Read MODELING OF SYNGAS REACTIONS AND HYDROGEN GENERATION OVER SULFIDES University Coal Research Contractors Review Meeting June 4, 2003 Kamil Klier PI Jeffery A. Spirko Research Associate Michael L. Neiman Graduate Student Abigail M. Oelker Project A text version

MODELING OF SYNGAS REACTIONS AND HYDROGEN GENERATION OVER SULFIDES University Coal Research Contractors Review Meeting June 4, 2003 Kamil Klier PI Jeffery A. Spirko Research Associate Michael L. Neiman Graduate Student Abigail M. Oelker Project Assistant U.S. Department of Energy Research Project No. DE-FG26-01NT41276 Department of Chemistry Lehigh University 6 E Packer Ave Bethlehem, PA 18015-3173

Overall Scheme Modeling Methods MoS2 ­ Reactive Edges and Sites Reactions with Hydrogen The Adsorption Entropy Penalty The Sites and Effects of Alkali The Transition State Reactions with Hydrogen and Carbon Monoxide Contributions of Modeling

Methane Natural Gas

Coal Heavy Residues

autothermal and steam reforming direct catalytic oxidation H /CO/CO2 2 Synthesis gas

Co

WGS, Cu, K

(Cs)MSx

Hydrogen

Cu ZnO Cu ZnO/Cs

FT hydrocarbons

Methanol

MTG

Higher alcohols

acid-base, VIII t l

Aromatics and derivatives

solid

acids

Amines, esters branched hydrocarbons

Dimethyl ether

Mixed ethers

An overall scheme for conversion of sources of carbon to alcohols, ethers, olefins, aromatics and amines. All these processes are catalyzed. t l d

Overall Scheme Modeling Methods MoS2 ­ Reactive Edges and Sites Reactions with Hydrogen The Adsorption Entropy Penalty The Sites and Effects of Alkali The Transition State Reactions with Hydrogen and Carbon Monoxide Contributions of Modeling

Modeling: Theoretical Background and Platforms I

A. Empirical methods: MMFF ­ Merck Molecular Force Field "standard" molecular dynamics GULP ­ General Utility Lattice Properties ([email protected] ) B. Semiempirical methods: Pm3(tm) ­ Semi-empirical molecular orbital method [J. J. P. Stewart, J. Comp. Chem. 10 (1989) 209] Ligand-Field Theory Codes ­ calculation of correlation term diagrams and optical transitions in low-symmetry systems (P.J. Hutta & K. Klier, QCPE ) DMol3 - DFT-LCAO with the double-numerical basis set [B. Delley, J. Chem. Phys. 92 (1990) 508] and effective core potential (ECP) for core electrons VASP - Vienna Ab Initio Simulation Package with plane-wave basis and ultra-soft pseudopotentials: [G. Kresse, J. Furthmüller, Comput. Mat. Sci. 6 (1996) 15; Phys. Rev. B54 (1996) 11169; G. Kresse, J. Hafner, J. Phys.: Condens. Matter 6 (1994) 8245; D. Vanderbilt, Phys. Rev. B41 (1990) 7892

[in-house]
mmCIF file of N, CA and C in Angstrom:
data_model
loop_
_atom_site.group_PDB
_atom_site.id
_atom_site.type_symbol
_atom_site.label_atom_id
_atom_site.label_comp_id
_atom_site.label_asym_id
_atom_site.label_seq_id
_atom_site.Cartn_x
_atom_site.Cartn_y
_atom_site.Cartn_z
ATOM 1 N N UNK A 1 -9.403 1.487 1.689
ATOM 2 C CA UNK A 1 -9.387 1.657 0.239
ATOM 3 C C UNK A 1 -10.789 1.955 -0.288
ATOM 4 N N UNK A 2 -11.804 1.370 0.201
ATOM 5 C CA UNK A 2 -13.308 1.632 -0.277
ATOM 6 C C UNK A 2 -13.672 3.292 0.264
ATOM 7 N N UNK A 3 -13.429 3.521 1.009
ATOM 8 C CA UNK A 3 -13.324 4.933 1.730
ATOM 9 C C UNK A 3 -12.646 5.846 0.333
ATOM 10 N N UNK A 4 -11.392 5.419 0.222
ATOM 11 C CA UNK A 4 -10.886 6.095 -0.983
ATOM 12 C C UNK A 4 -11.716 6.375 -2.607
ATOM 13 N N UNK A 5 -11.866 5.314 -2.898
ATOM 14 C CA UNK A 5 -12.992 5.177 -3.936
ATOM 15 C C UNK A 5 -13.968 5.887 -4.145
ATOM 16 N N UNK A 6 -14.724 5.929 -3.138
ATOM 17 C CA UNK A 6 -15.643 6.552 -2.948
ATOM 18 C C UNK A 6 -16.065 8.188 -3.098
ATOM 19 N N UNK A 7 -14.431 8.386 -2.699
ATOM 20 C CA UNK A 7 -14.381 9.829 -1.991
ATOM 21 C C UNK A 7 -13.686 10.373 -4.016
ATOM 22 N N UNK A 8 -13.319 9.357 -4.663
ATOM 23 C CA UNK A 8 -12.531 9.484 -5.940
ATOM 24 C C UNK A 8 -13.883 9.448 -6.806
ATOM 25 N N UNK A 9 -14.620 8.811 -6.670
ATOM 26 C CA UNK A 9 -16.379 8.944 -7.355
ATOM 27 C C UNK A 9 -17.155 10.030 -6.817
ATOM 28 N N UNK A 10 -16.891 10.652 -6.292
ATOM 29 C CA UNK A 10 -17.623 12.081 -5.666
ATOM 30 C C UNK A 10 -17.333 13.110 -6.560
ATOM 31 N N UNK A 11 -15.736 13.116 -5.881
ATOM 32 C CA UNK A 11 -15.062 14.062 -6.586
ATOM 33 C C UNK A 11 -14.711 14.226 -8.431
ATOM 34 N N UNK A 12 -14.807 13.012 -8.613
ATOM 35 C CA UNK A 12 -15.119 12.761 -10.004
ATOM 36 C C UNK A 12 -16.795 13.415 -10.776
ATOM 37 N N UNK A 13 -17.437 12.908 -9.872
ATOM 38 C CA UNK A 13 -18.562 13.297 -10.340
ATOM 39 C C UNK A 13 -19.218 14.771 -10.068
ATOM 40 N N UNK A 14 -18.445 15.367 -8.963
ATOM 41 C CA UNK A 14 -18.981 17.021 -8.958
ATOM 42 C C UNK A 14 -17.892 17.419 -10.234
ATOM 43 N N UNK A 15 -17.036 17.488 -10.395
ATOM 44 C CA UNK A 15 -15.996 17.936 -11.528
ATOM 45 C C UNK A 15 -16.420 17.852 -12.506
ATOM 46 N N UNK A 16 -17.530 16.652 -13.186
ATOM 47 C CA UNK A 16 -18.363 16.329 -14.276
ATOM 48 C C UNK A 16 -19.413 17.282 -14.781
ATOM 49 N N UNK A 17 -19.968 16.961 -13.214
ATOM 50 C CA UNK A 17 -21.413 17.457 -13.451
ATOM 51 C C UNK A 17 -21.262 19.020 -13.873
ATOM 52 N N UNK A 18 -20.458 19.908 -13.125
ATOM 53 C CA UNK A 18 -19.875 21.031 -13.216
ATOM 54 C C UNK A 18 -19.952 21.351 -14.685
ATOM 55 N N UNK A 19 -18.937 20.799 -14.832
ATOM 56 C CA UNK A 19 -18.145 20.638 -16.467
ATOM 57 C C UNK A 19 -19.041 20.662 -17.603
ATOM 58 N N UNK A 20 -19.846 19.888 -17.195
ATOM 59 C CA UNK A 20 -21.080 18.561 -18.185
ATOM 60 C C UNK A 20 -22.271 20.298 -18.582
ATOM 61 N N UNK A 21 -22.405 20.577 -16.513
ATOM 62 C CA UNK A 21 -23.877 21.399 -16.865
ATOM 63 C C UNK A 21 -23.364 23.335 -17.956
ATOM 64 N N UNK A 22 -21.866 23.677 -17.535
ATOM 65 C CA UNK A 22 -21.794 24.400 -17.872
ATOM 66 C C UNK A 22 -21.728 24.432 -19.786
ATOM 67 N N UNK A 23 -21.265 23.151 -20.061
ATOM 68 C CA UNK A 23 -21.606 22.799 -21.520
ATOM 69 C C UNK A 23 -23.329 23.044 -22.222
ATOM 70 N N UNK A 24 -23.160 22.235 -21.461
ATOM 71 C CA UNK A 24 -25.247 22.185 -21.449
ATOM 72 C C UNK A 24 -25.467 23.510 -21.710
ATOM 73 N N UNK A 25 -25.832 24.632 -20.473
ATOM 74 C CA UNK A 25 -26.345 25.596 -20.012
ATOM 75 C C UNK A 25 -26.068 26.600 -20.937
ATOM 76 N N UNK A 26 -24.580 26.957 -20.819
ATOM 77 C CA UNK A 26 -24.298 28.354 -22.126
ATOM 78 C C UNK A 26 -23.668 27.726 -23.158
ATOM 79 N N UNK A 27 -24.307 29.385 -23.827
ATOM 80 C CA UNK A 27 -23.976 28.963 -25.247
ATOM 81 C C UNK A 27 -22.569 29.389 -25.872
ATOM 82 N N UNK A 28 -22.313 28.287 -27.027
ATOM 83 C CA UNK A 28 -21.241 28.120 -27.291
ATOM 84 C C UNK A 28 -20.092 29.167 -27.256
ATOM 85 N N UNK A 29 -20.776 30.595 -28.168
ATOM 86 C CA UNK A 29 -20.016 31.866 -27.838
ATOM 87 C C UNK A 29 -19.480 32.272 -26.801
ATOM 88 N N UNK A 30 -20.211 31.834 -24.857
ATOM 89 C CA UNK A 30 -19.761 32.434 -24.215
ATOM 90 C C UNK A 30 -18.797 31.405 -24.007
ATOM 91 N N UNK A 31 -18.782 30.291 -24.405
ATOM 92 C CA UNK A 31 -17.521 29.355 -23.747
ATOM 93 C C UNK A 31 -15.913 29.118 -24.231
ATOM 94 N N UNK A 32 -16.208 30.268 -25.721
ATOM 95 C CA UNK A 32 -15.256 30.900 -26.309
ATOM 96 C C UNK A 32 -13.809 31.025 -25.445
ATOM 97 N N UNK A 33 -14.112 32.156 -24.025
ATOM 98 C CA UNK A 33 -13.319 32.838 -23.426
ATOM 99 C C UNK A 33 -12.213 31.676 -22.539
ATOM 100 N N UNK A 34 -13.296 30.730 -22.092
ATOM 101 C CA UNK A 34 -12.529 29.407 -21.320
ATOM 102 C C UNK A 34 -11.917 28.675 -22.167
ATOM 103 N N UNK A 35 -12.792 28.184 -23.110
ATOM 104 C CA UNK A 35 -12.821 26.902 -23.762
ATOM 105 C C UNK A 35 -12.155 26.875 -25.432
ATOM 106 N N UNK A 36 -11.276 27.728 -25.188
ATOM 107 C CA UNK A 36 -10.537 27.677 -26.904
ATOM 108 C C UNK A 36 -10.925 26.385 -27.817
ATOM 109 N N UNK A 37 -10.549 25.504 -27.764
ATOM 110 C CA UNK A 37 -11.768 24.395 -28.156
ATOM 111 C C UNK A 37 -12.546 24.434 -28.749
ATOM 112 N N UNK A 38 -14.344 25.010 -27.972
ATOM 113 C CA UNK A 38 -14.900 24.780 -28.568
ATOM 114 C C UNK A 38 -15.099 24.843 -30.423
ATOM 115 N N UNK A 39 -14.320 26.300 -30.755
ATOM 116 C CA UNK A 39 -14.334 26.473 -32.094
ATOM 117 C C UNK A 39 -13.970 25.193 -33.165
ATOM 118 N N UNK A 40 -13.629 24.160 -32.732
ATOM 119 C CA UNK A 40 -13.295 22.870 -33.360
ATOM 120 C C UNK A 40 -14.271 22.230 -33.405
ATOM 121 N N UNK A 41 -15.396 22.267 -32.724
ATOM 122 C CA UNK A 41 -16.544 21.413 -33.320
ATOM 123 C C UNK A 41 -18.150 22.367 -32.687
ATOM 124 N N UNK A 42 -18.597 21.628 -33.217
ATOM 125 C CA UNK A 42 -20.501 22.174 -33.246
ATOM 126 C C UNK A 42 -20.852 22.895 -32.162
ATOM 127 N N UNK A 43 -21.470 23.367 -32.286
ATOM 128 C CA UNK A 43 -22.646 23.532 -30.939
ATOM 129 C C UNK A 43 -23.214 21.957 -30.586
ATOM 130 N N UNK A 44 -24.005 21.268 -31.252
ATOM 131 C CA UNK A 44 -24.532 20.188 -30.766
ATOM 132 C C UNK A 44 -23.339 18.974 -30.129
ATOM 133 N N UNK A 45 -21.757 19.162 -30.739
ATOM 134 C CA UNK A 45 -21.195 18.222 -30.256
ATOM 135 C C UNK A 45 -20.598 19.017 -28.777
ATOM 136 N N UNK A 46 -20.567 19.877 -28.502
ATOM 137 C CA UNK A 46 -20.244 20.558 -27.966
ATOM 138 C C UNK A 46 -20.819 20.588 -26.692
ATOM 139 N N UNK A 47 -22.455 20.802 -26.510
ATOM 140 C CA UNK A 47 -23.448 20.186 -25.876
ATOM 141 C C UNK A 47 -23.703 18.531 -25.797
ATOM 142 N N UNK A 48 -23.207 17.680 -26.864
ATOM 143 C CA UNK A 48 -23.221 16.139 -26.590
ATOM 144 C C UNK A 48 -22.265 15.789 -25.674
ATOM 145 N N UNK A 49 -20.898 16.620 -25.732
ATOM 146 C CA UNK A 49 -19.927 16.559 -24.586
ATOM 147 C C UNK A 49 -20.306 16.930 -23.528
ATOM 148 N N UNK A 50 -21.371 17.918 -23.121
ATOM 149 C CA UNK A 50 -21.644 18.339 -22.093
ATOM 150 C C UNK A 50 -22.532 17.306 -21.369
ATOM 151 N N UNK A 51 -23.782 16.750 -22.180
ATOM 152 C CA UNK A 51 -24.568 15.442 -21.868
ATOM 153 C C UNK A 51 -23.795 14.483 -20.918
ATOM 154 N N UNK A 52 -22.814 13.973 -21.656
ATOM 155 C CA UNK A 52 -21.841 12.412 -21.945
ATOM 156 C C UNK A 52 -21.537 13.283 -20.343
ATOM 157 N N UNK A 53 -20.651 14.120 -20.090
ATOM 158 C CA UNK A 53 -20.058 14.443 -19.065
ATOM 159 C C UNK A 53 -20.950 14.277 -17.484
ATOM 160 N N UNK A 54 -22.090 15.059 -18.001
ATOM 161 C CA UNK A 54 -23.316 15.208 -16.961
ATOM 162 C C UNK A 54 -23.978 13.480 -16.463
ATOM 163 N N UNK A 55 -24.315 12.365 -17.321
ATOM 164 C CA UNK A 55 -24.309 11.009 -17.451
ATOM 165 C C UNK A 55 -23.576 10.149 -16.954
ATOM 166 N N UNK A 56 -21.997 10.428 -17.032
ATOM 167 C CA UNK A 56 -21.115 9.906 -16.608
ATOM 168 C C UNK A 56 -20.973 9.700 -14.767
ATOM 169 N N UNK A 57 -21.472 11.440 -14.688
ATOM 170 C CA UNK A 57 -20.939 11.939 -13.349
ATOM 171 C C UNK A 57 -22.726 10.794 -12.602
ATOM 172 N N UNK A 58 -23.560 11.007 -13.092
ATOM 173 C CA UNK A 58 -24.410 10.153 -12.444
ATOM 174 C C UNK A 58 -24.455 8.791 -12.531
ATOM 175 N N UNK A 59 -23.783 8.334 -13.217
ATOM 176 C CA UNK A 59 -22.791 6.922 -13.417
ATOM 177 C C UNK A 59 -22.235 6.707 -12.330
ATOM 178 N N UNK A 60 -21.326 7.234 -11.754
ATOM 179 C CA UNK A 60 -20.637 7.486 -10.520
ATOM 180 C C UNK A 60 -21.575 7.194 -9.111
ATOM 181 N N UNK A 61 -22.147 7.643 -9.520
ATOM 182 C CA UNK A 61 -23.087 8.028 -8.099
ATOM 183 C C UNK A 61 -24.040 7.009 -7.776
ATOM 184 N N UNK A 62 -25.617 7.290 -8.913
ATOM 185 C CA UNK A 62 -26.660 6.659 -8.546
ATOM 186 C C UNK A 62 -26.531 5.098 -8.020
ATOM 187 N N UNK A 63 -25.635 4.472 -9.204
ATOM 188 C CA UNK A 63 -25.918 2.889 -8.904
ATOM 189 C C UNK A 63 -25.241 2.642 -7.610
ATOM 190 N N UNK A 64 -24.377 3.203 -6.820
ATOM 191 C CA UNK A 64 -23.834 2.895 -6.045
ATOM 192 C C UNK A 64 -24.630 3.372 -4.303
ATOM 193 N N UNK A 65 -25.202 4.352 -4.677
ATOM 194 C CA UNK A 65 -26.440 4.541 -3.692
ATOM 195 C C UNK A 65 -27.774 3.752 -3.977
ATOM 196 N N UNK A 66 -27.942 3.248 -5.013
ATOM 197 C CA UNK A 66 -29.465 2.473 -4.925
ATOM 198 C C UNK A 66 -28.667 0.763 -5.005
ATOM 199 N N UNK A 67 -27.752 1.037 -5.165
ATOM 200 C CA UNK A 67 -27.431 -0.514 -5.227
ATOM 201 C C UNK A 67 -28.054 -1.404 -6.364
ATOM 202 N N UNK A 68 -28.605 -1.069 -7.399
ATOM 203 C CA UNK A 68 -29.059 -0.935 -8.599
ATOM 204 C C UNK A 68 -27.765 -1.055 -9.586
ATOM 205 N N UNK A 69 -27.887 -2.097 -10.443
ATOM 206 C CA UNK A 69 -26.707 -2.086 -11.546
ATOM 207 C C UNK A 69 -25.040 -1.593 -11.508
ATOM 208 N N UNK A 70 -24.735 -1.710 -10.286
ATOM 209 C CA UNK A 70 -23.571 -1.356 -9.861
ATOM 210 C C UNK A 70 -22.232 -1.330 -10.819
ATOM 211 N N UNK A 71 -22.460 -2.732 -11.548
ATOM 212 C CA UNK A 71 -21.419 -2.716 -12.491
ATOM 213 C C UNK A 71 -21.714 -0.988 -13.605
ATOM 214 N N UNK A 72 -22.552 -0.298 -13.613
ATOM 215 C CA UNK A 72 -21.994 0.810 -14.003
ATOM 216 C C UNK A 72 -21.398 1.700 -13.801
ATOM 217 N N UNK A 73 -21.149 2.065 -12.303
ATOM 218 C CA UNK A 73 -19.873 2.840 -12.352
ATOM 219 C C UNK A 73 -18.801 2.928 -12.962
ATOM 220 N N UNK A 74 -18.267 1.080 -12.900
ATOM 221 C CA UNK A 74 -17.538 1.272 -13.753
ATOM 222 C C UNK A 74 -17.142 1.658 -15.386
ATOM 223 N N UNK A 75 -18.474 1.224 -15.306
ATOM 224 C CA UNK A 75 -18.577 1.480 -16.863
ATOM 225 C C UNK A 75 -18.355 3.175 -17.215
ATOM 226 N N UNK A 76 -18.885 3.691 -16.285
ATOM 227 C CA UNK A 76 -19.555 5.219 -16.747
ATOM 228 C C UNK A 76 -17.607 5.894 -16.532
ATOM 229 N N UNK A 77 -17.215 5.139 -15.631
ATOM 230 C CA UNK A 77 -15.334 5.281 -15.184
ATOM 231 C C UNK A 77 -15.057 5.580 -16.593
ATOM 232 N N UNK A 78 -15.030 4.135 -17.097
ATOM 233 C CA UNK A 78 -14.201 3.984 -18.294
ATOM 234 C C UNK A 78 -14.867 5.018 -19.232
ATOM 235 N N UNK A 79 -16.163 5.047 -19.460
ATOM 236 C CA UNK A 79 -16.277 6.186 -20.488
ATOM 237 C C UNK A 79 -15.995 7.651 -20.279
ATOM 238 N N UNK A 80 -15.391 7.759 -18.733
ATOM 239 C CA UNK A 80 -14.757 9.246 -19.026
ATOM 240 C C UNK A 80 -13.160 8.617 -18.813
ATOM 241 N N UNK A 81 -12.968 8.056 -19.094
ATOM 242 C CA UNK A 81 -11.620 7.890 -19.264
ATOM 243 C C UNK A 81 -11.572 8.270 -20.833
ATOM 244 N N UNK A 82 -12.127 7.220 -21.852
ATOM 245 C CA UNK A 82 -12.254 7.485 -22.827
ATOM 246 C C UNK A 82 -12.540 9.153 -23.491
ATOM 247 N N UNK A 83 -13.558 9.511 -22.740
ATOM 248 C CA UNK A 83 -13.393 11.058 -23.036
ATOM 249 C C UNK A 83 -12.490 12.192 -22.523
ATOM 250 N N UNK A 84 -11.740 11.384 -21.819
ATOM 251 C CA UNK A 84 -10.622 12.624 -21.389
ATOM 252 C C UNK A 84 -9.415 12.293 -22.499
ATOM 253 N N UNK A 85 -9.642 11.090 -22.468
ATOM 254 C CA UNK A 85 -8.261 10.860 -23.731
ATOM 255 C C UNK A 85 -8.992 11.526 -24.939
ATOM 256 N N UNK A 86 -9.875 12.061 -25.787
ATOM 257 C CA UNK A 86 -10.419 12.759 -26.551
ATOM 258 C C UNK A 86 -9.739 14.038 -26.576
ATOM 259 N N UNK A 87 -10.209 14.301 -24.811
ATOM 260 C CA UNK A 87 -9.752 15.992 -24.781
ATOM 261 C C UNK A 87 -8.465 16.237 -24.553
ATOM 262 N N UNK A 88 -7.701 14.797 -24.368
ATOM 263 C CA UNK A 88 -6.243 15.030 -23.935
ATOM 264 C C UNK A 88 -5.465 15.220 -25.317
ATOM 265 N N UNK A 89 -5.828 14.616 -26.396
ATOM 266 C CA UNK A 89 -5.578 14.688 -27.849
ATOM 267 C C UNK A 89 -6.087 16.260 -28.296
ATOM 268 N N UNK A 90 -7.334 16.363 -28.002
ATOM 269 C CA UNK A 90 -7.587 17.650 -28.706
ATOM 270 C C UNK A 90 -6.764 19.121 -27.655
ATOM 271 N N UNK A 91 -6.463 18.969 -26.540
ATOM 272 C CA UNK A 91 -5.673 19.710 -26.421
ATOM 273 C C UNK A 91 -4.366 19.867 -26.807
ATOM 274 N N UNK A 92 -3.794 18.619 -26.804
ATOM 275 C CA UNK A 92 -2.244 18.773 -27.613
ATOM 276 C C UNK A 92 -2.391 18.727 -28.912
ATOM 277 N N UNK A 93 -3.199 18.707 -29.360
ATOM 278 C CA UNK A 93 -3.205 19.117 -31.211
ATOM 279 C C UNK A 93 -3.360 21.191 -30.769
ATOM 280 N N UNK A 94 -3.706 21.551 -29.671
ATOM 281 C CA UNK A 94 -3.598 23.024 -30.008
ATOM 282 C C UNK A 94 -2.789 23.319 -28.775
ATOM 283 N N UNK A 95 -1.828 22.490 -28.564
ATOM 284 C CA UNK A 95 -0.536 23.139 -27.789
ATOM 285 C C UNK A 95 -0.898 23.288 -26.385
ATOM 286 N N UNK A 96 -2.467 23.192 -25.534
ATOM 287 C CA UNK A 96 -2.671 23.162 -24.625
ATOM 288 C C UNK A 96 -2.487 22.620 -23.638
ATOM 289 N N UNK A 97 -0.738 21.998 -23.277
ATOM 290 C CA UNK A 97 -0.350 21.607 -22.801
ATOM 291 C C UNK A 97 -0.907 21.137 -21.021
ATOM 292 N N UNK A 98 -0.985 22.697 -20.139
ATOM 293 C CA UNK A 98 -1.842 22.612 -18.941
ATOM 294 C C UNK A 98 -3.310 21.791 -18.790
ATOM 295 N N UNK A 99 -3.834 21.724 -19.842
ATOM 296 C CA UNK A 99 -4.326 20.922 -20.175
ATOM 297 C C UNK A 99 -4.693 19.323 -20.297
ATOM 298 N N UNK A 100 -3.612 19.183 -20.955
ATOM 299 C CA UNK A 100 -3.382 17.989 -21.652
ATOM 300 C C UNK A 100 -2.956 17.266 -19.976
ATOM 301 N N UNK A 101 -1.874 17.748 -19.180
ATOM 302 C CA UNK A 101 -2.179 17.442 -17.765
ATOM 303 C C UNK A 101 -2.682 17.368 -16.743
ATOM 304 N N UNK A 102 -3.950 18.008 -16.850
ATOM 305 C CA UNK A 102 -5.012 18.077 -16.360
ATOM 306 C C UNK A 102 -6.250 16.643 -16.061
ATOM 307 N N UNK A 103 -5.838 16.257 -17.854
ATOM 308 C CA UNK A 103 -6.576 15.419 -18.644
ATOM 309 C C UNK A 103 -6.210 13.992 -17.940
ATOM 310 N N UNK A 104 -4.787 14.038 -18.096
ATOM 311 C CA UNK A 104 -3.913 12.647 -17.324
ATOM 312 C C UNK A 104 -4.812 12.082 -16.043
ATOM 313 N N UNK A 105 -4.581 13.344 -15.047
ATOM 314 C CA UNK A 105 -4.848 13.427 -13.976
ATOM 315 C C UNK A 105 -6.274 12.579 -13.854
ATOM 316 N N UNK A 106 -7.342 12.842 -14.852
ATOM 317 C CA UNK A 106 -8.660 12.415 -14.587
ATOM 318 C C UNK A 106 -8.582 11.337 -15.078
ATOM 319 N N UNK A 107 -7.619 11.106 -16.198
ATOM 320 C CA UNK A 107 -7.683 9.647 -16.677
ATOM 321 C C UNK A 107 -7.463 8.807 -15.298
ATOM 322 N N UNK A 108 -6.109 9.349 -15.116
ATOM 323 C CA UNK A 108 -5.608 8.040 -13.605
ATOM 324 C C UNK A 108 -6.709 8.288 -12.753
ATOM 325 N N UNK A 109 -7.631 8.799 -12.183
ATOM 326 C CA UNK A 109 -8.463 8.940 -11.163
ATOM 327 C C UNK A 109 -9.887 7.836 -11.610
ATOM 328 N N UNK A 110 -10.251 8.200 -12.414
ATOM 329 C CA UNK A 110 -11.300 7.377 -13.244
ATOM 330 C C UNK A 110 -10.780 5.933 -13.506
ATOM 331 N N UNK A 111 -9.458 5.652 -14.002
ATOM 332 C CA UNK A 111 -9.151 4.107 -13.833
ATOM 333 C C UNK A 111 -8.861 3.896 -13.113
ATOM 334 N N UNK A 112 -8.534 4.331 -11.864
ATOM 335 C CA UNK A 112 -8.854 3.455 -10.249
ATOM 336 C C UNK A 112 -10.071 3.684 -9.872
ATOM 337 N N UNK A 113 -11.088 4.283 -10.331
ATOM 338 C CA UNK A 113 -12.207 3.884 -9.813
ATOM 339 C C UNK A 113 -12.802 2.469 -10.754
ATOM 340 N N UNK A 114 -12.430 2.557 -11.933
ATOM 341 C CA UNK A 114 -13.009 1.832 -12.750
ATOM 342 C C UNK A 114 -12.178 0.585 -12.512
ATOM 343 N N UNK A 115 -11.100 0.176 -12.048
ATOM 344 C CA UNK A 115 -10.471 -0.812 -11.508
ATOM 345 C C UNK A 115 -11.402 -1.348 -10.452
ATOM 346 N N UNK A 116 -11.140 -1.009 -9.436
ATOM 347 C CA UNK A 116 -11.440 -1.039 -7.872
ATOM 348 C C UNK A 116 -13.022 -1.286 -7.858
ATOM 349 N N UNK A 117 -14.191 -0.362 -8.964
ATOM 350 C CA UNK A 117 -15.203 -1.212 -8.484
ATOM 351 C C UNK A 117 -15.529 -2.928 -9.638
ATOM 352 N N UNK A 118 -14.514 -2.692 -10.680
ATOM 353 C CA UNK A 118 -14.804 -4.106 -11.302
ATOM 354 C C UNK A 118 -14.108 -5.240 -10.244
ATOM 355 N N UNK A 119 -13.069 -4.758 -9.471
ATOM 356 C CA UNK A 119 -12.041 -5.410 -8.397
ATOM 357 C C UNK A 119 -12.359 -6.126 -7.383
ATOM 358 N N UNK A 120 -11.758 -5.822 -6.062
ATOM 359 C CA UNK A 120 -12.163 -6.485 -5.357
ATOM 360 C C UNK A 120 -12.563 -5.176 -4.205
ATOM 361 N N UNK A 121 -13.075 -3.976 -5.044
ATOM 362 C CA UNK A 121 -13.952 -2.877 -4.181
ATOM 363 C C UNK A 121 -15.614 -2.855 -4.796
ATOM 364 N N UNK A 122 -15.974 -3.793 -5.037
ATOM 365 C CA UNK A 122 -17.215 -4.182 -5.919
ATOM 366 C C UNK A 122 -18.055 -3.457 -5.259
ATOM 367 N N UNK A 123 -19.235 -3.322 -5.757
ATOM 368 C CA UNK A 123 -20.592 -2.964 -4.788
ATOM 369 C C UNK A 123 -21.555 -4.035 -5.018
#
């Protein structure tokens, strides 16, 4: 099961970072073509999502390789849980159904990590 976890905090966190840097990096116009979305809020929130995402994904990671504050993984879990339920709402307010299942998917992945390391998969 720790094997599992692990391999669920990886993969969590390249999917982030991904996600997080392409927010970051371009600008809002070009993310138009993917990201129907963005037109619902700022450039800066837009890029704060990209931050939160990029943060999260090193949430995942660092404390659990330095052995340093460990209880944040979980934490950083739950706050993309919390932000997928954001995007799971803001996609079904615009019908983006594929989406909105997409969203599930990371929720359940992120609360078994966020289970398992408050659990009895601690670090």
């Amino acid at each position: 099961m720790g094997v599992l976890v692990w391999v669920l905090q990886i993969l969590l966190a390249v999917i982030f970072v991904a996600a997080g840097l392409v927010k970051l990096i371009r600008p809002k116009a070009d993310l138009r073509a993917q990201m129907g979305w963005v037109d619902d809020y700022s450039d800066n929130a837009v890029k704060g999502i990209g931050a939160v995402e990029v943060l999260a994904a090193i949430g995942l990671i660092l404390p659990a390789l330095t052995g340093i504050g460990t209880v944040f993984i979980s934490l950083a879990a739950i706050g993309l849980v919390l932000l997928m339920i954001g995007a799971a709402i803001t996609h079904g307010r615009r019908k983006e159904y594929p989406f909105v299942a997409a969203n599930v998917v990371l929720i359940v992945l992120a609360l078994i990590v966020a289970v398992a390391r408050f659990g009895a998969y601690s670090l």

Modeling: Theoretical Background and Platforms II

C. All-electron methods: WIEN2k - Full Potential Augmented Plane-Waves plus local orbitals (APW+LO) and linearized augmented plane-waves (LAPW). [P. Blaha, K. Schwarz, G. Madsen, D. Kvasnicka, J. Luitz, http://www.wien2k.at.] Spin-orbit coupling is implemented in P. Novak, "Calculation of spin-orbit coupling", http://www.wien2k.at/reg_user/textbooks/novak_lecture_on_spinorbit.ps DMol3 w/DNP basis set Spartan w/DN** basis set QChem w/6-31G** basis set The last three methods give comparable results for cluster calculations

Modeling: Theoretical Background and Platforms III

D. Optimizations: Force Driven damped Newton method: New coordinates Rm+1 of atom m after optimization step are set as Rm+1= Rm + m(Rm - Rm-1) + m Fm, where the "friction" parameter and the "step-size" parameter are selected to best fit the optimization task and Fm are forces on each atom m. BFGS - Broyden-Fletcher-Goldfarb-Shanno scheme, in: R. Fletcher, Practical Methods of Optimization, Wiley, New York, 1987, p. 55 ff. RFO - Rational Function Optimization: A. Banerjee, N. Adams, J. Simons, R. Shepard, J. Phys. Chem. 89 (1985) 52. E. Transition States: Searches for saddle points on potential energy surfaces (PES), modified for tunneling for surface reactions involving hydrogen. Examples in: K. Klier, "The Transition State in Heterogeneous Catalysis", Topics in Catalysis 18 (2002) 141

In DFT, the (valence and core) orbital energies i are obtained as solutions of the set of the Kohn-Sham equations

h2 [- 2 + 2m

where the effective potential

eff (r ) ] i,K-S = i i,K-S

(r' ) Exc[ ] eff (r ) = (r ) + dr'+ r - r' (r)

and the total energy

E = i i - J[] + Exc[] - xc(r) (r) dr

with a universal density functional (e.g. Perdew-Burke-Ernzerhof) F[] = Ts[] - J[] + Exc[], and Ts is the kinetic energy of a reference system with electron density free of the `external potential' of atomic nuclei (r).